It’s exciting to think about what global trends and technological changes are out there and how they will impact our profession. The potential for advancements and improvements in our ability to complete SUCCESSFUL PROJECTS is encouraging. Over the past few weeks, we have explored emerging trends in employment and learning, emerging tools, artificial intelligence and the changing face of teams. In my final post of this series, I’d like to explore the Impacts of Big Data/Analytics/Cyber Security and the increasing influence of Women in Project Management.
Impact of Big Data/Analytics/Cyber Security
We are all overwhelmed by the sheer amount of data coming at us. The demand for products, for performance, for results – is growing. Organizations and project teams that embrace these changes will be in a better position to compete. One of the best ways I have found to distill down, understand and digest project health information is to use project dashboards in my project communications. More and more, project management tools are incorporating dashboards with greater flexibility for filtering, gathering project data and providing metrics. And, more and more of these tools are cloud-based and easy to use. The more project management goes online, the more concerns there are about security and data breaches. Organizations will need to take a holistic approach towards data governance in order to ensure that data remains secure and compliant with global legal regulations and user privacy requirements. Data will continue to come at us like a fire hose, and the ways in which we harness this into usable information is exciting to experience!
Women in Project Management
I have a vested interest in this last trend (or what I hope is a trend). I know that I personally seek out and gain strength from reading about the successes and struggles of other women in project management and in technology. While women continue to be a minority in project management, I’m happy to see that this is quickly being addressed and the numbers of women in project management are increasing. For example, at Dell Technologies, one of their moonshot goals is that “by 2030, 50% of our global workforce and 40% of our global people leaders will be women.” As women continue to land in executive positions in and around project management, we will hopefully address the salary gap as well. As women in project management, we need to continue to support each other and mentor and encourage young women to join our ranks.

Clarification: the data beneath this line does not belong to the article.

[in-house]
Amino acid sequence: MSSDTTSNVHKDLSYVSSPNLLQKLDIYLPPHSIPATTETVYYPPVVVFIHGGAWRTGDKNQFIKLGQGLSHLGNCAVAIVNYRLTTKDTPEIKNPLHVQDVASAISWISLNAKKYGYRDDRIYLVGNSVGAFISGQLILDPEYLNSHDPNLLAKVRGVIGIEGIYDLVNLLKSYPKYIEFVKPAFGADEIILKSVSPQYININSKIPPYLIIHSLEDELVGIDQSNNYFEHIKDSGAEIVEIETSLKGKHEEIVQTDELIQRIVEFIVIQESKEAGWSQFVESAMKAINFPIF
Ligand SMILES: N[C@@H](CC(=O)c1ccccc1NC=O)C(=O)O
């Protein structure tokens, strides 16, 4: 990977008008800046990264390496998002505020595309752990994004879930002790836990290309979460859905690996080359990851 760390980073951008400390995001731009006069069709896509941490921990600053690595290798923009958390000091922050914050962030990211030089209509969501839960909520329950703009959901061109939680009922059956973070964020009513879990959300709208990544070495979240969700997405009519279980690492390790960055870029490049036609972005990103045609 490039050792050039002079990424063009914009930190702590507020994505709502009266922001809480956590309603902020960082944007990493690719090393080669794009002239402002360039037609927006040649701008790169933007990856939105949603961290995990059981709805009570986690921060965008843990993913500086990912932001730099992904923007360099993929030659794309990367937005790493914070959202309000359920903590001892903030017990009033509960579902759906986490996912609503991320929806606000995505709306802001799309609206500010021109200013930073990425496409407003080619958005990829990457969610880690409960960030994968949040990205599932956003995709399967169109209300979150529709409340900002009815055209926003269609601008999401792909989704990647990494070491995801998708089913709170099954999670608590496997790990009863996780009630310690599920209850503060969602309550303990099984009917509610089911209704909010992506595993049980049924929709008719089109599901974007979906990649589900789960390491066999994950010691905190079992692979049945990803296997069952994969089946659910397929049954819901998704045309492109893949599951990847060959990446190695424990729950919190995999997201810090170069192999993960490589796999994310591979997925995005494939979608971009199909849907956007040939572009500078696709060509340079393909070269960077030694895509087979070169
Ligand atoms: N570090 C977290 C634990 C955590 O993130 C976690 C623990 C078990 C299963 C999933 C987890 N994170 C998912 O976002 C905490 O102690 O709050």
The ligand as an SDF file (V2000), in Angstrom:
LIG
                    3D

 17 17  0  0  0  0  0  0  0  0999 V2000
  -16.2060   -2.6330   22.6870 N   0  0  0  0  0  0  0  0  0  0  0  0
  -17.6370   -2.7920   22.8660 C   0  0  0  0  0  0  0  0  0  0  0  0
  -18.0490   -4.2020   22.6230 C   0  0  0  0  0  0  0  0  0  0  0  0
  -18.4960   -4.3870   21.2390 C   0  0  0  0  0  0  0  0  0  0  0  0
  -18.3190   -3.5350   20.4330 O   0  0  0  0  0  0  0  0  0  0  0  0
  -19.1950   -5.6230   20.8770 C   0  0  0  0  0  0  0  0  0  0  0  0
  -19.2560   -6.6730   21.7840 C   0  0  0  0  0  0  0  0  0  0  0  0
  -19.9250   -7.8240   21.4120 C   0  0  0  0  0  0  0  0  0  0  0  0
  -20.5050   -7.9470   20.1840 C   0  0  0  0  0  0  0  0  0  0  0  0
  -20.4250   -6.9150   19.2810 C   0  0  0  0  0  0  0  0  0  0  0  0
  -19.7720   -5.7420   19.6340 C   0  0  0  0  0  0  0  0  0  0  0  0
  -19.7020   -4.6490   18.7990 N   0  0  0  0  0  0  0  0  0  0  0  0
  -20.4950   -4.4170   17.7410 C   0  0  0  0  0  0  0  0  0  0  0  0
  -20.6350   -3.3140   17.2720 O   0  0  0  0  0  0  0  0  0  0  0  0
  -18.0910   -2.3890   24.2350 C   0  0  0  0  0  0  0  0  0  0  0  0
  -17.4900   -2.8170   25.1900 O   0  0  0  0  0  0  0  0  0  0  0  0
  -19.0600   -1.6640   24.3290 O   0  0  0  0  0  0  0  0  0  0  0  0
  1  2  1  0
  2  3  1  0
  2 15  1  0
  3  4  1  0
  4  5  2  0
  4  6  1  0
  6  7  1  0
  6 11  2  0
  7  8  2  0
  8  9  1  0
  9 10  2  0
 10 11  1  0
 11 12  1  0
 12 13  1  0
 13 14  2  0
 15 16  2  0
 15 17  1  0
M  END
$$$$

There are so many exciting advancements occurring in the world. As project managers, it is important to keep an eye on the future and try to understand how these changes may introduce negative risks or opportunity into our projects and our careers. I’d love to hear your feedback on what trends you feel will impact us as project managers and what we should be doing to prepare and position our projects for SUCCESS.